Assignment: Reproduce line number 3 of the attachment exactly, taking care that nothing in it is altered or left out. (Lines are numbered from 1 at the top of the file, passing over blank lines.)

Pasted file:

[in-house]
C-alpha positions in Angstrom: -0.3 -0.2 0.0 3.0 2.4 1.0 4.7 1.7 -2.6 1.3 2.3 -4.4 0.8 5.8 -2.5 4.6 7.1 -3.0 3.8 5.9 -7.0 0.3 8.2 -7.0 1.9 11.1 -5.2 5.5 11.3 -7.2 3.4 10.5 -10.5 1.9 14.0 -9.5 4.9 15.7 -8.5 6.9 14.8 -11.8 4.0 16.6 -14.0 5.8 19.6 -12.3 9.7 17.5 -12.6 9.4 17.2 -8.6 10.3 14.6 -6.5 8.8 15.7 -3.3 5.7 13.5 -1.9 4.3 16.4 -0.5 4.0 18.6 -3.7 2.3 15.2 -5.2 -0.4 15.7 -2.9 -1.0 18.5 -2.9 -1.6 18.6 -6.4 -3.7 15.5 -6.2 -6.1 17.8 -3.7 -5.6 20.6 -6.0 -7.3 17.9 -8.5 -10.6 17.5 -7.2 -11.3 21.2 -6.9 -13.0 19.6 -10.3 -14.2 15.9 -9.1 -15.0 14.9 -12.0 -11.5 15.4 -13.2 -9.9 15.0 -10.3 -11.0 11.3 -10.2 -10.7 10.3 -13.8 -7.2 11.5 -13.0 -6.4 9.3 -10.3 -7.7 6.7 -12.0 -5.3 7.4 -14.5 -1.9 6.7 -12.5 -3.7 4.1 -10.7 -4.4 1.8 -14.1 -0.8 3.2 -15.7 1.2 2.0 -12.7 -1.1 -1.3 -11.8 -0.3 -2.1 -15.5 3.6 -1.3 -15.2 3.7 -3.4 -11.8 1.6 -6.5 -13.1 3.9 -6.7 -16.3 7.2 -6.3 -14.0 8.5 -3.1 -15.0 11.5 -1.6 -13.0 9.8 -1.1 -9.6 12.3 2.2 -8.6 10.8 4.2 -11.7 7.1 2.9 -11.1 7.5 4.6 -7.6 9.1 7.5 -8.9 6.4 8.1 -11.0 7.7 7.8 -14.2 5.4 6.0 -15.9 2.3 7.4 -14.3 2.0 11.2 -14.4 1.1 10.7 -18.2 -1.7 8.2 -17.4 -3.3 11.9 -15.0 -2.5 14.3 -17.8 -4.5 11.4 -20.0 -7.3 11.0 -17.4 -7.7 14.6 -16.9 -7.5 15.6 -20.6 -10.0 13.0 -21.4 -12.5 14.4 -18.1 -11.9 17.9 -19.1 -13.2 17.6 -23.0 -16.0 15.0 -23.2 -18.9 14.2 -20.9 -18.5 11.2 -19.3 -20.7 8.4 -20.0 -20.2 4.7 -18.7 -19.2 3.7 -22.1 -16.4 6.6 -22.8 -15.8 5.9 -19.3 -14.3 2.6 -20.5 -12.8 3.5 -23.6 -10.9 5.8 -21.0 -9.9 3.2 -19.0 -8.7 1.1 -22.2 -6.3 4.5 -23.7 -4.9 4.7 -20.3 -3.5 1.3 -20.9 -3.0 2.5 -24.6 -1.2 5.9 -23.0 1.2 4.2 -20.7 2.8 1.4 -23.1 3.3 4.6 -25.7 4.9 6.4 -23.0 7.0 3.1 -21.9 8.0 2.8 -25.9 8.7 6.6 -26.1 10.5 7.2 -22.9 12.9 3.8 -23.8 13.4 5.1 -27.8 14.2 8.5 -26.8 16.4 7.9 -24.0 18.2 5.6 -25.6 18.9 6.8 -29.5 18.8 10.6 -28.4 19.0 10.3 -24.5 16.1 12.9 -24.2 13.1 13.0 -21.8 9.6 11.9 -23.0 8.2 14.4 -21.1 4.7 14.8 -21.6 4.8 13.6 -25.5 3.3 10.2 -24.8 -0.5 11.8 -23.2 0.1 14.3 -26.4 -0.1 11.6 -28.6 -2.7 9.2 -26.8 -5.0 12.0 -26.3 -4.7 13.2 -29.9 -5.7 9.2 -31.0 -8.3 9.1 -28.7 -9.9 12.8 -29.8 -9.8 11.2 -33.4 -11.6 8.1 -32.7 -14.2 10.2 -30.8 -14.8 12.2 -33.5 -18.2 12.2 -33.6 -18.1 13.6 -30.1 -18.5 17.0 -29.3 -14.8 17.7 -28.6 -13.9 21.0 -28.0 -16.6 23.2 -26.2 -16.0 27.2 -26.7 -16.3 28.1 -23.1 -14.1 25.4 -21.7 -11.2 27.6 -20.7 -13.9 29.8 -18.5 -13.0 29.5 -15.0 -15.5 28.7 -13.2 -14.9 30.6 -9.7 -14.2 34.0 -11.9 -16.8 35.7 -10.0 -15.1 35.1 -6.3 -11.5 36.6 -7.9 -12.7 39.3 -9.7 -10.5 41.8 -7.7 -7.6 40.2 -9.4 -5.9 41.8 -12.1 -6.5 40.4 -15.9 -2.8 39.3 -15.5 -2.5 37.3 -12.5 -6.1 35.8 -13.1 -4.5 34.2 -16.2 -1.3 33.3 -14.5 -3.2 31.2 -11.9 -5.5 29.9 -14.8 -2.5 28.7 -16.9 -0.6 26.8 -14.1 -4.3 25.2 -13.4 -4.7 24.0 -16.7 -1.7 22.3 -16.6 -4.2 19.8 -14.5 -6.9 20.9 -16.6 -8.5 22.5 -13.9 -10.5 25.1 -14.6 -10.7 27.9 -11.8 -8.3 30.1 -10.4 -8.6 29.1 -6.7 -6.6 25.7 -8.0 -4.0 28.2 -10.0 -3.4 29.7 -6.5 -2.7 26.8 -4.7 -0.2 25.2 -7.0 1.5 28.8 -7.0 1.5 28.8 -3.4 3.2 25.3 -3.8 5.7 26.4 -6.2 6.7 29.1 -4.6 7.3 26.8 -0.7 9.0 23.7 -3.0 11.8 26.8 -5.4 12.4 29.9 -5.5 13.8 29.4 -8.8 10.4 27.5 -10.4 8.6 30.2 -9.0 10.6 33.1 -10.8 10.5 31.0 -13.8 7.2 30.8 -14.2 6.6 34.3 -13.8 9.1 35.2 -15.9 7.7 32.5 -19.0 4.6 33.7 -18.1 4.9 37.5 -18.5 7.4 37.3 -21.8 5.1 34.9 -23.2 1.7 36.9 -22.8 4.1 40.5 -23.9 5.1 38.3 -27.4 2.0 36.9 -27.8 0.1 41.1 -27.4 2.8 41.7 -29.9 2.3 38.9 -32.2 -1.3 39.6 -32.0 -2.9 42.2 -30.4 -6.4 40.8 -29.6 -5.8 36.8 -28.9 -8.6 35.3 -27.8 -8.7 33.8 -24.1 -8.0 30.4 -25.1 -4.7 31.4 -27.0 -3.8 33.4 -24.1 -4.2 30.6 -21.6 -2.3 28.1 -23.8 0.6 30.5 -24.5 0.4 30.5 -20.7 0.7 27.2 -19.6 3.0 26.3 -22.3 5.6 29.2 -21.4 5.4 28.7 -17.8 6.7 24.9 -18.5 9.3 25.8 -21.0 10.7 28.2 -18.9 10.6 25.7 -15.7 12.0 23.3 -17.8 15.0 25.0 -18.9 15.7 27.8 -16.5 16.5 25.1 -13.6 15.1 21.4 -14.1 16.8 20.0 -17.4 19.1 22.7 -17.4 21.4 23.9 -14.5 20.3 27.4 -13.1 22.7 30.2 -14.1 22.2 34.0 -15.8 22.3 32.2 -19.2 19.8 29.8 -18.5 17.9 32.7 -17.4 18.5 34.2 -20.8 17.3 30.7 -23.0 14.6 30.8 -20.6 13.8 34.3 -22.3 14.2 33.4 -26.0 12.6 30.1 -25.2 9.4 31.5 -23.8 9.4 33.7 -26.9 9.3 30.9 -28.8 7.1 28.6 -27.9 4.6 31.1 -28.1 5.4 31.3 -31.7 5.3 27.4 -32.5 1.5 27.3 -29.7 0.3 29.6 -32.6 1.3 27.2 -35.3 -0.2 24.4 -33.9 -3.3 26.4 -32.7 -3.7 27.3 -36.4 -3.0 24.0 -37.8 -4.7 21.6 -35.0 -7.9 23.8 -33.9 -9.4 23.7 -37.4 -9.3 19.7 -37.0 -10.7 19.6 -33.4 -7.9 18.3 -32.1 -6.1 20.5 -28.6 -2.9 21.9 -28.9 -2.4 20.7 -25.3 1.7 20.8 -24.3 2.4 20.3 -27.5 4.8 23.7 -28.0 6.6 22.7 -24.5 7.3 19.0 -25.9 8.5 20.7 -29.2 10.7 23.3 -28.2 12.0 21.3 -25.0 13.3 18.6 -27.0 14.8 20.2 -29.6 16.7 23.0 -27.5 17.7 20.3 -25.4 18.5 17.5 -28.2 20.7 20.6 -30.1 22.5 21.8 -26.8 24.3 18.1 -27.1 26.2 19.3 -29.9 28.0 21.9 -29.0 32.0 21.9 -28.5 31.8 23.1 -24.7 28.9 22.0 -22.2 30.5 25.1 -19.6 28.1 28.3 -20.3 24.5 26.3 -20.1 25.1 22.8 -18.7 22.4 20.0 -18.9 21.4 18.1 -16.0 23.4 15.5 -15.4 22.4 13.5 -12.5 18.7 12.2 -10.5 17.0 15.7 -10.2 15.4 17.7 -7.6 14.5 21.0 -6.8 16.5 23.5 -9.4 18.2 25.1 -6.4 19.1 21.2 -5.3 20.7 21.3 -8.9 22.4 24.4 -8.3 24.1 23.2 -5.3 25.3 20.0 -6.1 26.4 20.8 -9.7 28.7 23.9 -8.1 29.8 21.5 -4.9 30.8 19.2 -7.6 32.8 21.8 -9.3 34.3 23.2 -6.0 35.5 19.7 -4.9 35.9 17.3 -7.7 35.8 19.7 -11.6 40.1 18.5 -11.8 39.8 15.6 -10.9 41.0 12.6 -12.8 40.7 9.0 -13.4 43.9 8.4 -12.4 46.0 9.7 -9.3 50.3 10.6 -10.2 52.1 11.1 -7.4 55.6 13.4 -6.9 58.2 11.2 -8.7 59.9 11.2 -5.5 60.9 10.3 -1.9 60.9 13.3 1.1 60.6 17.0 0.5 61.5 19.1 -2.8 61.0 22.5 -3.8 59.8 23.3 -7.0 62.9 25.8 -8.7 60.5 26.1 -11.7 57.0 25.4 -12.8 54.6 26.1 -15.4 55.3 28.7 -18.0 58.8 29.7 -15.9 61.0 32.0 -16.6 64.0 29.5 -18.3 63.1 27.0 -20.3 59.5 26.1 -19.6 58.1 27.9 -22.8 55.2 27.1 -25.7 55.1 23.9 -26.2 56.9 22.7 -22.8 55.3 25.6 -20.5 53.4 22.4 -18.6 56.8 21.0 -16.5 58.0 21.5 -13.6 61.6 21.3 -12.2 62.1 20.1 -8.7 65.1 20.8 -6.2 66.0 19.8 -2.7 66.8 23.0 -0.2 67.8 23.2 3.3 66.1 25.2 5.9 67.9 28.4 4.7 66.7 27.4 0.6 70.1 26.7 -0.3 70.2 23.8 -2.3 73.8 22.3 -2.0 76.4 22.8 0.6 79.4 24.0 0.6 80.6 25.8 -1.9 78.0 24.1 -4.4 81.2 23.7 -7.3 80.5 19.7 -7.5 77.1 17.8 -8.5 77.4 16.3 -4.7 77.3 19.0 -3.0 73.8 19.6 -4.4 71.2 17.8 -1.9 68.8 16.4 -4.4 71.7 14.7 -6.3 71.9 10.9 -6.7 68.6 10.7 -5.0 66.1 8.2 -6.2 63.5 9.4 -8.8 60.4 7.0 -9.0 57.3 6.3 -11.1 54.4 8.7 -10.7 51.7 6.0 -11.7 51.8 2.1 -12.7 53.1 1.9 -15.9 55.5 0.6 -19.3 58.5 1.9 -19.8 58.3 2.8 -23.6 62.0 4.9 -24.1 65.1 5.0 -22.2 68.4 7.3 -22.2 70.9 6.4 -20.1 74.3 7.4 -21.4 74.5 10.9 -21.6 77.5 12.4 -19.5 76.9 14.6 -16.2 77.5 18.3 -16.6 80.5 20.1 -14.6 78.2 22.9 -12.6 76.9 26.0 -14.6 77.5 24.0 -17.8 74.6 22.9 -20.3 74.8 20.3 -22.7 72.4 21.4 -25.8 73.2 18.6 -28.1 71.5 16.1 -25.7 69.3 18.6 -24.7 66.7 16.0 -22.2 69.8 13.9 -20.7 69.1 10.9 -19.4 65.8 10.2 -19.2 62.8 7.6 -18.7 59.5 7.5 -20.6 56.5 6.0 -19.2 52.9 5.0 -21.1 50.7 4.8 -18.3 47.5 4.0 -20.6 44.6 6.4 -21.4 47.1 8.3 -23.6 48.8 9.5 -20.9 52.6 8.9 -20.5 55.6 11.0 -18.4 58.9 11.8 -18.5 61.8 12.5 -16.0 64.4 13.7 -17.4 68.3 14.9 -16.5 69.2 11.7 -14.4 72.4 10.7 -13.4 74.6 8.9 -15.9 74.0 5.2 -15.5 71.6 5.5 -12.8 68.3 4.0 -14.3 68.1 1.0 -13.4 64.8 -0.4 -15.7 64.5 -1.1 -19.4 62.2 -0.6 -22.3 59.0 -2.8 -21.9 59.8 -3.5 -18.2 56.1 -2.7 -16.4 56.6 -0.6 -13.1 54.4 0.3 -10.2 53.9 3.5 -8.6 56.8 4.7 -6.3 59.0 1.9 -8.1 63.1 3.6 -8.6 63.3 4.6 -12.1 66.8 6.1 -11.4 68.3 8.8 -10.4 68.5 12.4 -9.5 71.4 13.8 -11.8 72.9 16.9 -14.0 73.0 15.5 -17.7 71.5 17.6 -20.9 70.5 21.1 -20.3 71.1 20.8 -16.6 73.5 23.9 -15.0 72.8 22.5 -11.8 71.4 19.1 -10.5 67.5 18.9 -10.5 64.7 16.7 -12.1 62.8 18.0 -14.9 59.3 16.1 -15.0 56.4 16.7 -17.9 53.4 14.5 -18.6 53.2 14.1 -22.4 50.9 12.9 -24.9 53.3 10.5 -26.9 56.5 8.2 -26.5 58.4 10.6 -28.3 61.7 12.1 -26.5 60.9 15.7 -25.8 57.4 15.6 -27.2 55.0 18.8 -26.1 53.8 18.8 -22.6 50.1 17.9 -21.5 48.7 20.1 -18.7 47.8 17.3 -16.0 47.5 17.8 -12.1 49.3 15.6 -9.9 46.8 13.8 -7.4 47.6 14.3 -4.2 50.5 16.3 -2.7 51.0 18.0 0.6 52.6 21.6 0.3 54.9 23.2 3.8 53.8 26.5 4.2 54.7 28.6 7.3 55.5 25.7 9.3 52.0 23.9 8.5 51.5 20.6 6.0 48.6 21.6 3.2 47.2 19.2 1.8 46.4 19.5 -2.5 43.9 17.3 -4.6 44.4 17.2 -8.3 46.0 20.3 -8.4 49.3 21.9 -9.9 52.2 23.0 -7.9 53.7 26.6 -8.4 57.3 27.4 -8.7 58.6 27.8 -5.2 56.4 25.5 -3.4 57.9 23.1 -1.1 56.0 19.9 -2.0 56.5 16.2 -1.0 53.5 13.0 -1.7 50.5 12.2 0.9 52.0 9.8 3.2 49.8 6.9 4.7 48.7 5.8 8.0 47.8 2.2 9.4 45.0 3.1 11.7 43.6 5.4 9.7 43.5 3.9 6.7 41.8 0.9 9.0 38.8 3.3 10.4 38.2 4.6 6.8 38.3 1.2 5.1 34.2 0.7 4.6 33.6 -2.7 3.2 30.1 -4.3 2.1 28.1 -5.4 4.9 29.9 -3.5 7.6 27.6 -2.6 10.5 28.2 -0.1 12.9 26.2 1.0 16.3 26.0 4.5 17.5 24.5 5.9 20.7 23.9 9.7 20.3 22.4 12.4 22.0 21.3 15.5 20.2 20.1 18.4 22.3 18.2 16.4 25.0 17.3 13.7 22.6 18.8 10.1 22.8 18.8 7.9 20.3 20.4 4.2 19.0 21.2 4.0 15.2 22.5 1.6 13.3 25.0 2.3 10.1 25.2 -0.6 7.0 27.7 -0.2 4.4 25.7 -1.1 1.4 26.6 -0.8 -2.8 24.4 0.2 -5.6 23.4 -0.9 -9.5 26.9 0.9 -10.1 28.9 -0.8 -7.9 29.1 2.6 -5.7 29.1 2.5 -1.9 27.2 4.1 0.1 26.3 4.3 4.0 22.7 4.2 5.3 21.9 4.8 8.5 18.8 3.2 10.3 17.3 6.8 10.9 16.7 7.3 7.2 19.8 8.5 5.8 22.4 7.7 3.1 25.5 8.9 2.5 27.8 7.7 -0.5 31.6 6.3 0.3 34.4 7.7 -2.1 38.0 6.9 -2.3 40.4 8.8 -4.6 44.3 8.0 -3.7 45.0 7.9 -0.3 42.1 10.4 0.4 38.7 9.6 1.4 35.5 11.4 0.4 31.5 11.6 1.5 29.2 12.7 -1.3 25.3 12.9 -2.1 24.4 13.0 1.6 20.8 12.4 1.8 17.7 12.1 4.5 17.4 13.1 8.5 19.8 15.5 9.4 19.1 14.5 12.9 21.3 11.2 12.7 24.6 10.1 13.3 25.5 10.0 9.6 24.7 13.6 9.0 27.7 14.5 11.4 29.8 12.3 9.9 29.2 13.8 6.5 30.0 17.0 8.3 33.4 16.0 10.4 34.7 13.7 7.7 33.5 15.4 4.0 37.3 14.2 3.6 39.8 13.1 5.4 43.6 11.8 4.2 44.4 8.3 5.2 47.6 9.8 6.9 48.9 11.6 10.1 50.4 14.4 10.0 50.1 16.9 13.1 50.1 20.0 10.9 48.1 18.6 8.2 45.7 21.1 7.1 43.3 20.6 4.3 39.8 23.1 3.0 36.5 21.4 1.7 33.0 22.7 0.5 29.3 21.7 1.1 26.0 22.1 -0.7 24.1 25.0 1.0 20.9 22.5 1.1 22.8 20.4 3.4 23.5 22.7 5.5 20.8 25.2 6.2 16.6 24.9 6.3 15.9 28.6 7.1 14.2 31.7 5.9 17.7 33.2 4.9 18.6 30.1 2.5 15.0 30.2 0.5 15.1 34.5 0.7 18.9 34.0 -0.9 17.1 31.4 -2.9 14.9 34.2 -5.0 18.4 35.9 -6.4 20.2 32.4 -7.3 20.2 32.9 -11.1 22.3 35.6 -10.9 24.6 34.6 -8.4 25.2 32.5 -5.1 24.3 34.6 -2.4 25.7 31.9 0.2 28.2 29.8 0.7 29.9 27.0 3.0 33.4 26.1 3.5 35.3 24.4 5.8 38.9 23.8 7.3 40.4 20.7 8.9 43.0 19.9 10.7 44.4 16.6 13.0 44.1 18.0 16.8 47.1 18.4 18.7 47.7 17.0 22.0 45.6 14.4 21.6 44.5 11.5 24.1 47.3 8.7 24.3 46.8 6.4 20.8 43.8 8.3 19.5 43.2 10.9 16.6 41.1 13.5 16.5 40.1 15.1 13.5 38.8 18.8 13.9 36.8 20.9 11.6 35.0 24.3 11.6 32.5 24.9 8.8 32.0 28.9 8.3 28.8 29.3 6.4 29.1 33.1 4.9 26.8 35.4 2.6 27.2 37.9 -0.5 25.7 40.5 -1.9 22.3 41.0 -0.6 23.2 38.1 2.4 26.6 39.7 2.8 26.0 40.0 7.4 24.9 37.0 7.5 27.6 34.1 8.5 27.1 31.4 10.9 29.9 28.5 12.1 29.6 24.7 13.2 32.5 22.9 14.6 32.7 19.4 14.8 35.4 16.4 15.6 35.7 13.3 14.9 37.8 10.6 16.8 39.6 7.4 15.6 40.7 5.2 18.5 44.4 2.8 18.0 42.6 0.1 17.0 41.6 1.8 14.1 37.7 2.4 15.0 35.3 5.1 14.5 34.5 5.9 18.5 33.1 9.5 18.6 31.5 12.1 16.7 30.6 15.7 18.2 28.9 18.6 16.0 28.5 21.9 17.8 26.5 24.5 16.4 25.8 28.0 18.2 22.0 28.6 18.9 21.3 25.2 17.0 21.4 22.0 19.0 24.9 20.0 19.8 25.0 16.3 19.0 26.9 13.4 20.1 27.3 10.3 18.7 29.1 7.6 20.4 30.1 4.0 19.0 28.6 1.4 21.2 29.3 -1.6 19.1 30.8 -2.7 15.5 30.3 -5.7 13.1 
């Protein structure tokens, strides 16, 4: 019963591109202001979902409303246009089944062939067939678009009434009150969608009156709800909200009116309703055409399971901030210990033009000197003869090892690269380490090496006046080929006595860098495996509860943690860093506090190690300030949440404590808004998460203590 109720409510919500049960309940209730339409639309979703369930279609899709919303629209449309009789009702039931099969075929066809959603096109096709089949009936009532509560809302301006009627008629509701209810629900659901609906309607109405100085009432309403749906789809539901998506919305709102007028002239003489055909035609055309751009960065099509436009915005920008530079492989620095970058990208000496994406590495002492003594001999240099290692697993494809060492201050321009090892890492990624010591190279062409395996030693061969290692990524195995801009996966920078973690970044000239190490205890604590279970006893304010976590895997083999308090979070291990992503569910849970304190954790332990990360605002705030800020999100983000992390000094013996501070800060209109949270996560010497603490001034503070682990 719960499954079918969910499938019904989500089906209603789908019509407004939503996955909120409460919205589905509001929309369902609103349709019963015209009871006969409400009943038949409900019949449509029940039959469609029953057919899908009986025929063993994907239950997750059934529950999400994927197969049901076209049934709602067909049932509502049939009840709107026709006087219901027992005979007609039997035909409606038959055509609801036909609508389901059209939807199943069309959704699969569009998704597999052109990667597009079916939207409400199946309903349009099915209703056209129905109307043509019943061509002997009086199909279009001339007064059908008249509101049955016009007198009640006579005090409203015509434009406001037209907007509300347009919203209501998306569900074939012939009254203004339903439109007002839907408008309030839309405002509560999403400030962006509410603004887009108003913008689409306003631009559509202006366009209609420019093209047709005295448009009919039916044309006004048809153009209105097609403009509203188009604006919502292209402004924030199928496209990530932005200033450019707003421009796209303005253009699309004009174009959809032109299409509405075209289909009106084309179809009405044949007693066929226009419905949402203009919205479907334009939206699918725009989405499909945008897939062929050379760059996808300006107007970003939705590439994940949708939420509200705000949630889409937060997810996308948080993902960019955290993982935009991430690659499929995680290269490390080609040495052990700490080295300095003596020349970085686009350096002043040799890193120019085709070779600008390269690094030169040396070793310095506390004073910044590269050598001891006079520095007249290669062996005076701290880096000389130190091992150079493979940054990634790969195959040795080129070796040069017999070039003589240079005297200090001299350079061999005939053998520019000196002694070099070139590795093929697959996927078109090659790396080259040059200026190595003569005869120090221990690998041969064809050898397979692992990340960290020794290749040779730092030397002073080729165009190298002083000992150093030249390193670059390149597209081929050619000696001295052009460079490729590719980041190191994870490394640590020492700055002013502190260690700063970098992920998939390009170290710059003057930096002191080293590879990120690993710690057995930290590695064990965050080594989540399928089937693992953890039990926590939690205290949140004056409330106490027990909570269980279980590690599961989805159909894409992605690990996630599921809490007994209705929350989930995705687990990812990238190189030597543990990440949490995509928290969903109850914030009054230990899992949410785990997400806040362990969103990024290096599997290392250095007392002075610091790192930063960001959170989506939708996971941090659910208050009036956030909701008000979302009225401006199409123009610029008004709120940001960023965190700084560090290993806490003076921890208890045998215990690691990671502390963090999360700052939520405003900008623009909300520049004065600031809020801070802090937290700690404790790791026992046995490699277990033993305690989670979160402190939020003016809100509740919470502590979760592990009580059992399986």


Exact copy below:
């Protein structure tokens, strides 16, 4: 019963591109202001979902409303246009089944062939067939678009009434009150969608009156709800909200009116309703055409399971901030210990033009000197003869090892690269380490090496006046080929006595860098495996509860943690860093506090190690300030949440404590808004998460203590 109720409510919500049960309940209730339409639309979703369930279609899709919303629209449309009789009702039931099969075929066809959603096109096709089949009936009532509560809302301006009627008629509701209810629900659901609906309607109405100085009432309403749906789809539901998506919305709102007028002239003489055909035609055309751009960065099509436009915005920008530079492989620095970058990208000496994406590495002492003594001999240099290692697993494809060492201050321009090892890492990624010591190279062409395996030693061969290692990524195995801009996966920078973690970044000239190490205890604590279970006893304010976590895997083999308090979070291990992503569910849970304190954790332990990360605002705030800020999100983000992390000094013996501070800060209109949270996560010497603490001034503070682990 719960499954079918969910499938019904989500089906209603789908019509407004939503996955909120409460919205589905509001929309369902609103349709019963015209009871006969409400009943038949409900019949449509029940039959469609029953057919899908009986025929063993994907239950997750059934529950999400994927197969049901076209049934709602067909049932509502049939009840709107026709006087219901027992005979007609039997035909409606038959055509609801036909609508389901059209939807199943069309959704699969569009998704597999052109990667597009079916939207409400199946309903349009099915209703056209129905109307043509019943061509002997009086199909279009001339007064059908008249509101049955016009007198009640006579005090409203015509434009406001037209907007509300347009919203209501998306569900074939012939009254203004339903439109007002839907408008309030839309405002509560999403400030962006509410603004887009108003913008689409306003631009559509202006366009209609420019093209047709005295448009009919039916044309006004048809153009209105097609403009509203188009604006919502292209402004924030199928496209990530932005200033450019707003421009796209303005253009699309004009174009959809032109299409509405075209289909009106084309179809009405044949007693066929226009419905949402203009919205479907334009939206699918725009989405499909945008897939062929050379760059996808300006107007970003939705590439994940949708939420509200705000949630889409937060997810996308948080993902960019955290993982935009991430690659499929995680290269490390080609040495052990700490080295300095003596020349970085686009350096002043040799890193120019085709070779600008390269690094030169040396070793310095506390004073910044590269050598001891006079520095007249290669062996005076701290880096000389130190091992150079493979940054990634790969195959040795080129070796040069017999070039003589240079005297200090001299350079061999005939053998520019000196002694070099070139590795093929697959996927078109090659790396080259040059200026190595003569005869120090221990690998041969064809050898397979692992990340960290020794290749040779730092030397002073080729165009190298002083000992150093030249390193670059390149597209081929050619000696001295052009460079490729590719980041190191994870490394640590020492700055002013502190260690700063970098992920998939390009170290710059003057930096002191080293590879990120690993710690057995930290590695064990965050080594989540399928089937693992953890039990926590939690205290949140004056409330106490027990909570269980279980590690599961989805159909894409992605690990996630599921809490007994209705929350989930995705687990990812990238190189030597543990990440949490995509928290969903109850914030009054230990899992949410785990997400806040362990969103990024290096599997290392250095007392002075610091790192930063960001959170989506939708996971941090659910208050009036956030909701008000979302009225401006199409123009610029008004709120940001960023965190700084560090290993806490003076921890208890045998215990690691990671502390963090999360700052939520405003900008623009909300520049004065600031809020801070802090937290700690404790790791026992046995490699277990033993305690989670979160402190939020003016809100509740919470502590979760592990009580059992399986």